Nudibranchs are basically sea slugs. Not a glamorous thought, but boy are some nudibranchs beautiful. The Golden Lace is extraordinary, with the fine golden lines of highlighting and the black and white spotted gills and rhinophores. They look to be dressed up for a gala. The Golden Lace is only found in the waters off Hawaii.
We peak in holes, crevices and inside coral heads to find crabs. Crabs come in all sizes and colours, although mostly orange. Their eyes are intriguing and seem to stare right at me as I click a photo.
We arrived late at night. We have learned, don’t dive the next day! Hanging about on day 1 we orient ourselves by driving around a bit. We see if we can remember what roads lead where. A visit to the dive shop is in order. We need to get our schedule, confirm meeting times and drop off our dive gear so it can be set up on the boat the next morning. Groceries also loom large. We need breakfast food and some snacks for after diving.
Up early on day 2 and on the trip out of the harbour we pass a huge school of dolphins looking to play on the bow wave. This auspicious beginning bodes well for the up coming couple of weeks of diving.
We get to the first dive site. I stride in from the gate on the side of the boat and the cold water rushes into my wetsuit. Oh man, a couple of Fahrenheit degrees makes a big difference. 81F in Bonaire and 78F here, yikes.
This day a hammerhead shark was spotted, not seen be me but I gotta believe. They don’t usually hang around this long into the fall but there seems to be one in particular that likes this place. There was also a sand bar shark circling as well, a very large fellow that passed by a couple of times.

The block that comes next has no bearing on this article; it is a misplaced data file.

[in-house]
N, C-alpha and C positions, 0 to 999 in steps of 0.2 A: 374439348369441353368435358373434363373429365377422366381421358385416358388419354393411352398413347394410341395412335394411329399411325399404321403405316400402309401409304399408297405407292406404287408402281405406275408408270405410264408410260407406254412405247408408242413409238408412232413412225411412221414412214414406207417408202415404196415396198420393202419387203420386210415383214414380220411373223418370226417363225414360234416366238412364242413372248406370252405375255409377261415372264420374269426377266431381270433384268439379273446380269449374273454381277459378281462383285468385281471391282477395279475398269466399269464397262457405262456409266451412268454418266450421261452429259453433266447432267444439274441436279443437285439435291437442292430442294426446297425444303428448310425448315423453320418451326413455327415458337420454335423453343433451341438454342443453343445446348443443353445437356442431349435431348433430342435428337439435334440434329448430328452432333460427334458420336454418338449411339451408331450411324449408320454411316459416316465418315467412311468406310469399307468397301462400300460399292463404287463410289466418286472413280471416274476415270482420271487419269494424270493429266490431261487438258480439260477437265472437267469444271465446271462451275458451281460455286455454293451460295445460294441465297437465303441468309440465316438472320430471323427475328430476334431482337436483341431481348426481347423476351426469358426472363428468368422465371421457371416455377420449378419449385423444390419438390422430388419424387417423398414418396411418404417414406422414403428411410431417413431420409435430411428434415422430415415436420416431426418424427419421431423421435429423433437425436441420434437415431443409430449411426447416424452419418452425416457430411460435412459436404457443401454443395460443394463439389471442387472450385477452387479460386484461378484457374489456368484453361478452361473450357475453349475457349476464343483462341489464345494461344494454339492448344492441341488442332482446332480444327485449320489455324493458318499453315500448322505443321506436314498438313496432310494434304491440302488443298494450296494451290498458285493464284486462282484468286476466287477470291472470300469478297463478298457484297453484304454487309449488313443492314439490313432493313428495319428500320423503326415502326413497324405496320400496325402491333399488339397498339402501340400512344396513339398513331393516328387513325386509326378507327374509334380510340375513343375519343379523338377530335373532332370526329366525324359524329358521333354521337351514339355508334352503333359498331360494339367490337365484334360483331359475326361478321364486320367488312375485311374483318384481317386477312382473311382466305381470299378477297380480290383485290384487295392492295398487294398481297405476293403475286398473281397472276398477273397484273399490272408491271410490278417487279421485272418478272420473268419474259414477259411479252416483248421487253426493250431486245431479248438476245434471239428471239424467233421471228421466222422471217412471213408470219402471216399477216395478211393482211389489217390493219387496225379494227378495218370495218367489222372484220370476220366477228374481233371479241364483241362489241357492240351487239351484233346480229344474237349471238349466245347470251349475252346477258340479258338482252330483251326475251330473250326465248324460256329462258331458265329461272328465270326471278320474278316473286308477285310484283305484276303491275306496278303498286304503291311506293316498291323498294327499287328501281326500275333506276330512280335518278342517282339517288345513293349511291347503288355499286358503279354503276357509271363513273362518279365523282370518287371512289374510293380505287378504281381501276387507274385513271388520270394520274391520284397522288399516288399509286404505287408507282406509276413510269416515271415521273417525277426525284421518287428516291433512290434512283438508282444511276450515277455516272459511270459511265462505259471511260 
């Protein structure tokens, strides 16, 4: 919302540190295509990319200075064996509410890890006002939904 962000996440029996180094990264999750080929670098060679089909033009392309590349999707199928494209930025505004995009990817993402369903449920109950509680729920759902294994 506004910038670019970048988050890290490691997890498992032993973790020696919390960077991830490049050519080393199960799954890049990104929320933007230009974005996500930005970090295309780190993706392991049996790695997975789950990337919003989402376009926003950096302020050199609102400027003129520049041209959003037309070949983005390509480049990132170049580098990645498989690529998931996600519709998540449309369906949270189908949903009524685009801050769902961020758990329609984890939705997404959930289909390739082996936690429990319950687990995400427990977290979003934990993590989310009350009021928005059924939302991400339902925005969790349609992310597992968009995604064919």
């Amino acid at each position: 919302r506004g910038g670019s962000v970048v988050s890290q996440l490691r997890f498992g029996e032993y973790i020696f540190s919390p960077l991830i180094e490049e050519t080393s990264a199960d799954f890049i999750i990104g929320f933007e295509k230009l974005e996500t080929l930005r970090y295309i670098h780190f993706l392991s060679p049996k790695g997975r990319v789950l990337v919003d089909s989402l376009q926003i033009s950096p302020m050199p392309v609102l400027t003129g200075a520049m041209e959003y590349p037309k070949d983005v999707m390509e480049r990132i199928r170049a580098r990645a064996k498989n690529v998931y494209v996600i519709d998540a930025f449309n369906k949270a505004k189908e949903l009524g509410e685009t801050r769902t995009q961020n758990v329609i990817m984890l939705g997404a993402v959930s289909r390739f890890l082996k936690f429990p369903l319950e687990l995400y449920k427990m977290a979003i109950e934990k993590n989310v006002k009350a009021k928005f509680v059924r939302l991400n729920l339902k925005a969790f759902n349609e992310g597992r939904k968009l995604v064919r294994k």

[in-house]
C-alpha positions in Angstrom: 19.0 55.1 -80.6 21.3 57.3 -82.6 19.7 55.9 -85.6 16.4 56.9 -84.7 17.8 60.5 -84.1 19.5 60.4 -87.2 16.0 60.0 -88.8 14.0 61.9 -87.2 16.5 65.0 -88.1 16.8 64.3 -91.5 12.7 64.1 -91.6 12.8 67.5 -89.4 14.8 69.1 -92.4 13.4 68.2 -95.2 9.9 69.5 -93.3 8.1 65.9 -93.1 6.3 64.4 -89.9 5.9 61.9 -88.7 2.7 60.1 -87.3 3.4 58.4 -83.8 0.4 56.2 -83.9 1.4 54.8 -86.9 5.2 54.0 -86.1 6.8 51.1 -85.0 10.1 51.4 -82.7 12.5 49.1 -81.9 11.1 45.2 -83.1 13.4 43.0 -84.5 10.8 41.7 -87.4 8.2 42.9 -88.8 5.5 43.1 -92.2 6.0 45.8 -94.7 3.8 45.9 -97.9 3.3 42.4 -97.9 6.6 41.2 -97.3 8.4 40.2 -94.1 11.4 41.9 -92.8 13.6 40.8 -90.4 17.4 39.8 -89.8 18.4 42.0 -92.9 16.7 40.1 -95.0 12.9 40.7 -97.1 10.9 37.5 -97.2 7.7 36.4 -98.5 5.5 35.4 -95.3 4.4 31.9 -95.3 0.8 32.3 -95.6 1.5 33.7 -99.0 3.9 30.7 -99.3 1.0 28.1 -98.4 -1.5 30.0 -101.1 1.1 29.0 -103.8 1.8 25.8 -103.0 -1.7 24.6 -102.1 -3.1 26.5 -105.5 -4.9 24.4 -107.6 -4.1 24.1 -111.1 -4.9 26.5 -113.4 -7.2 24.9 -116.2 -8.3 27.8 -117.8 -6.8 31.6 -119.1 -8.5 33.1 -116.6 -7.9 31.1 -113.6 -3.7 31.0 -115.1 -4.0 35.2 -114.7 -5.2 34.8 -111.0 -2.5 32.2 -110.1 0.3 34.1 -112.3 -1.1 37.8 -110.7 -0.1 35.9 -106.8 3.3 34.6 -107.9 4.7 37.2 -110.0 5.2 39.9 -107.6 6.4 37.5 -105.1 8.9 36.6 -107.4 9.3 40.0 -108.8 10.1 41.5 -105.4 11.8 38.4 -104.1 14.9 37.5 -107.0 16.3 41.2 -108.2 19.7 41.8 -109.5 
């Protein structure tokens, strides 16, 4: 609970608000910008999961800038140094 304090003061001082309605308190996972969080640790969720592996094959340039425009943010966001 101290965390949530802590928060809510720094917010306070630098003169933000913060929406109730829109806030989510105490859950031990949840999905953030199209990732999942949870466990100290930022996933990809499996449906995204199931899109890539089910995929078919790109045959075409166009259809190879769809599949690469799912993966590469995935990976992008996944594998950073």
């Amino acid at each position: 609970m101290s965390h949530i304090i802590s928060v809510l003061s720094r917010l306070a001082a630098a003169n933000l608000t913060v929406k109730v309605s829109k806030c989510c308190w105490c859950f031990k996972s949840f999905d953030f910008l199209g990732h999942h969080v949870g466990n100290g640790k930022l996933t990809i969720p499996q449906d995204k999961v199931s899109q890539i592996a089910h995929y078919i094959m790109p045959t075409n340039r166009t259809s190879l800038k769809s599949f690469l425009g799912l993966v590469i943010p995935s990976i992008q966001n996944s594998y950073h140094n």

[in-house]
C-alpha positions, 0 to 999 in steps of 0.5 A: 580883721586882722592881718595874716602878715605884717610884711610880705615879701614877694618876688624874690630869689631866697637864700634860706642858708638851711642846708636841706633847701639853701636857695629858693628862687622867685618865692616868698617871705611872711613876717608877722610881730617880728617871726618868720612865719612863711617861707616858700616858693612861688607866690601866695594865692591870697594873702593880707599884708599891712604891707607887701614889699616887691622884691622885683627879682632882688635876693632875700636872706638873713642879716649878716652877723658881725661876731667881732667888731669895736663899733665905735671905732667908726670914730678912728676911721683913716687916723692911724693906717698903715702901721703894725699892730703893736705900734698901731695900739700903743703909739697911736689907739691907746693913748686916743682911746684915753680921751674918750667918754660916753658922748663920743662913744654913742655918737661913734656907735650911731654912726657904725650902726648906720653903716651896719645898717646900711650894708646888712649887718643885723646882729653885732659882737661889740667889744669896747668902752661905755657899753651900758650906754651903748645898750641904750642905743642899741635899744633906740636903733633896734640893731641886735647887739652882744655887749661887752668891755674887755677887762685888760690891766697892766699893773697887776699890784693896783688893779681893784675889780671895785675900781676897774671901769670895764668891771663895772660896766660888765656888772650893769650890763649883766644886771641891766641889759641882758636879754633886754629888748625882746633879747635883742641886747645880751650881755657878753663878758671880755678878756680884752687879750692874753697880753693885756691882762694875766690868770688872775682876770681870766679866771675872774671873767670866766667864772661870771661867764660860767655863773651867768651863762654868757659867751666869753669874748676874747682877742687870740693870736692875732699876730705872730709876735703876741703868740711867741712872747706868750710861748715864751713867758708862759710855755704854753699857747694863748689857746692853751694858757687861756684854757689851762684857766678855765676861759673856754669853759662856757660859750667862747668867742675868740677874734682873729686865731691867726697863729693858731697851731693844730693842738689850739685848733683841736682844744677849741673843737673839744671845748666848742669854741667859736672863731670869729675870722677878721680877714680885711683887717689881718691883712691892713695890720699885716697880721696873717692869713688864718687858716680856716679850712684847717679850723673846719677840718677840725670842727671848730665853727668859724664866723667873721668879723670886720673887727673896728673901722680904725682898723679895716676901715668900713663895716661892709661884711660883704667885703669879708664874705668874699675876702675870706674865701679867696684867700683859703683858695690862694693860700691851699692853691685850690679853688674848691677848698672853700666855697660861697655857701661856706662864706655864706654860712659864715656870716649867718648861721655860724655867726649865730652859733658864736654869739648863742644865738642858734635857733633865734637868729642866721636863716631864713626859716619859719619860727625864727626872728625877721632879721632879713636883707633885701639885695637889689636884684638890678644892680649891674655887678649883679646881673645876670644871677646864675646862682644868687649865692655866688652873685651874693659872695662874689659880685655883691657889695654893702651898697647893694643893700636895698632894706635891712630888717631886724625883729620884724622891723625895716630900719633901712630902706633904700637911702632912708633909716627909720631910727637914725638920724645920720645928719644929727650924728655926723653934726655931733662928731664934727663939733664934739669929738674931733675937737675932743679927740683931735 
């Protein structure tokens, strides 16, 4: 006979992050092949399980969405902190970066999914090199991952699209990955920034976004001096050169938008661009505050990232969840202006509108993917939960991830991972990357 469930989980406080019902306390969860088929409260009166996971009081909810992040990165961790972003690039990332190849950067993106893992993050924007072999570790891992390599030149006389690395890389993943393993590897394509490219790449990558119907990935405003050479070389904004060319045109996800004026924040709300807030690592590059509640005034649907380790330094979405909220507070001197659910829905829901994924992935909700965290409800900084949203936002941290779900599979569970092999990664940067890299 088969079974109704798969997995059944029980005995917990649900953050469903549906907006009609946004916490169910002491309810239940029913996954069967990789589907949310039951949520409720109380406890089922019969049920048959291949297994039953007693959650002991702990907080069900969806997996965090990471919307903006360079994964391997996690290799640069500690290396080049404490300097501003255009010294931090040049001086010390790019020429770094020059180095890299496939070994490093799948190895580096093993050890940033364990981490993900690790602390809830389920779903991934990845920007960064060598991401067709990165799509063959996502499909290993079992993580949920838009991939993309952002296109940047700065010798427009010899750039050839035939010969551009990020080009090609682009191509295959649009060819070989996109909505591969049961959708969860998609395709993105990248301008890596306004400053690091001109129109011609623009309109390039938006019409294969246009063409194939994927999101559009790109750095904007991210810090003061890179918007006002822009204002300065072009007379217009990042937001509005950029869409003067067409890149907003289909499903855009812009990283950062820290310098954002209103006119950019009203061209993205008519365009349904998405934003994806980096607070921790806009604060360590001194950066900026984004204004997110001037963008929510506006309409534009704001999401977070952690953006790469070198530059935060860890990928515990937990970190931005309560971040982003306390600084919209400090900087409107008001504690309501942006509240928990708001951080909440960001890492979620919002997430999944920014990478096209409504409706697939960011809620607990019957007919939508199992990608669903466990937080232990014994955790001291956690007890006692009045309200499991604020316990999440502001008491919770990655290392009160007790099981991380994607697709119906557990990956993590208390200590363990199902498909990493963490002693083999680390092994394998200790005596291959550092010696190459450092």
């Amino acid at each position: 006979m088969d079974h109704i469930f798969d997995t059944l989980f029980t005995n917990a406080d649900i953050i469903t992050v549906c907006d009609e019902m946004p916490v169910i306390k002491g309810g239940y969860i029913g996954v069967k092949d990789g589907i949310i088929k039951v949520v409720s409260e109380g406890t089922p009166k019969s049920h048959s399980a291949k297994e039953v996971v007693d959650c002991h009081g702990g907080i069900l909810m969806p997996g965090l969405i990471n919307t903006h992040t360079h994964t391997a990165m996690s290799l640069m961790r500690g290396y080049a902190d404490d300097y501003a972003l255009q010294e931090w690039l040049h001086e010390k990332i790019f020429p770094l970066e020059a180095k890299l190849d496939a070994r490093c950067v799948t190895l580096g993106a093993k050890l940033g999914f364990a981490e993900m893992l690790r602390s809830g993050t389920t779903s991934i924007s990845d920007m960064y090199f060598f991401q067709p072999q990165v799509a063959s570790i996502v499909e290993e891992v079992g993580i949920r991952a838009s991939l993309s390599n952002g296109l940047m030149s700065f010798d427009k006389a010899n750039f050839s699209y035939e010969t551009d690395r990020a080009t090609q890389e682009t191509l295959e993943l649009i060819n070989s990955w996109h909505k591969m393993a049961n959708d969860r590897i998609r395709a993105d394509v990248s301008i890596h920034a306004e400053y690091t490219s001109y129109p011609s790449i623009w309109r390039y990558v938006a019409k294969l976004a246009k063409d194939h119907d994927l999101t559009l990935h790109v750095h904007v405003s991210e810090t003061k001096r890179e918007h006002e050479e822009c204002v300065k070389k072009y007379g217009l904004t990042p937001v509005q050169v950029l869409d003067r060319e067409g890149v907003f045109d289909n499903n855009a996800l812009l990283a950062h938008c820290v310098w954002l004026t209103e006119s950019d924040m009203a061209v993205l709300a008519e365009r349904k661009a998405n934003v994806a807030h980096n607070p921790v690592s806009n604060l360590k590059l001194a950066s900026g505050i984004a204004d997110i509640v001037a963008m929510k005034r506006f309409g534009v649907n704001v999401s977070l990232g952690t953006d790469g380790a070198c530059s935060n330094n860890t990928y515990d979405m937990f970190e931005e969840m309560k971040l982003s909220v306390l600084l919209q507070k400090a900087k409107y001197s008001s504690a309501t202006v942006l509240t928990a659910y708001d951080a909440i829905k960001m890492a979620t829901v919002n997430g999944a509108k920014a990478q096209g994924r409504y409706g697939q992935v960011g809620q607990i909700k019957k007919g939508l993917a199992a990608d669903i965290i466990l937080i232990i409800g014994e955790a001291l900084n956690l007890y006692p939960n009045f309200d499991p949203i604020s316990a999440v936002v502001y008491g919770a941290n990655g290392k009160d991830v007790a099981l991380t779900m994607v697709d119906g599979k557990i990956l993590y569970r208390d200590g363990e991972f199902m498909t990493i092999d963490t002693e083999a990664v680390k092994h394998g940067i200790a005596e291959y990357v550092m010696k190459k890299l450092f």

Diving day two we head north of the harbour again. The site is Wash Rock and our mission is to spot a manta. On cue, Gabby, one of the local mantas is cruising the top of the drop off looking for breakfast. She swims a bit, then circles back, swims a bit more and circles once again. Every time she circles back she comes within a few feet of us. It is amazing to see one of these giants up that close. We followed Gabby for about 1/2 an hour. She is graceful as anything and moves about in the water with the adeptness of something half her size.
It’s been a few years since we have been here and we had forgotten how good the diving is. It is unique. There are different fish than we see in the Caribbean and the coral is not as plentiful as say the South Pacific, but there are a lot of fish and oh so colourful. There is also a goodly number of unusual swimmers like the ones already mention to check out as well.
What else is new around here? The main highway from north of the airport into town, which was a construction mess when we were here last, is now completed and pan flat smooth. So nice in fact the speed limit seems to be a suggestion rather than an absolute. The crowds are down. Even though travel from mainland USA is easy there is not as many people here as there has been on previous trips. There is a lot of empty retail space. I think the pandemic probably separated the wheat from the chaff. There are some new businesses but there is still a lot of empty storefronts.
Today is a rest day but tomorrow we are back on the boat. It’s good to be back in paradise and really good to be underwater.
One of my favourite fish is a boxfish. The one in the photo is a Spotted Boxfish.
The males are blue sided with white and gold tops and the females are black with white dots all over. They have a boxlike cross section, thus the name! We are always exited to see a Boxfish as they move like a helicopter – forward, backward, up, down and rotate.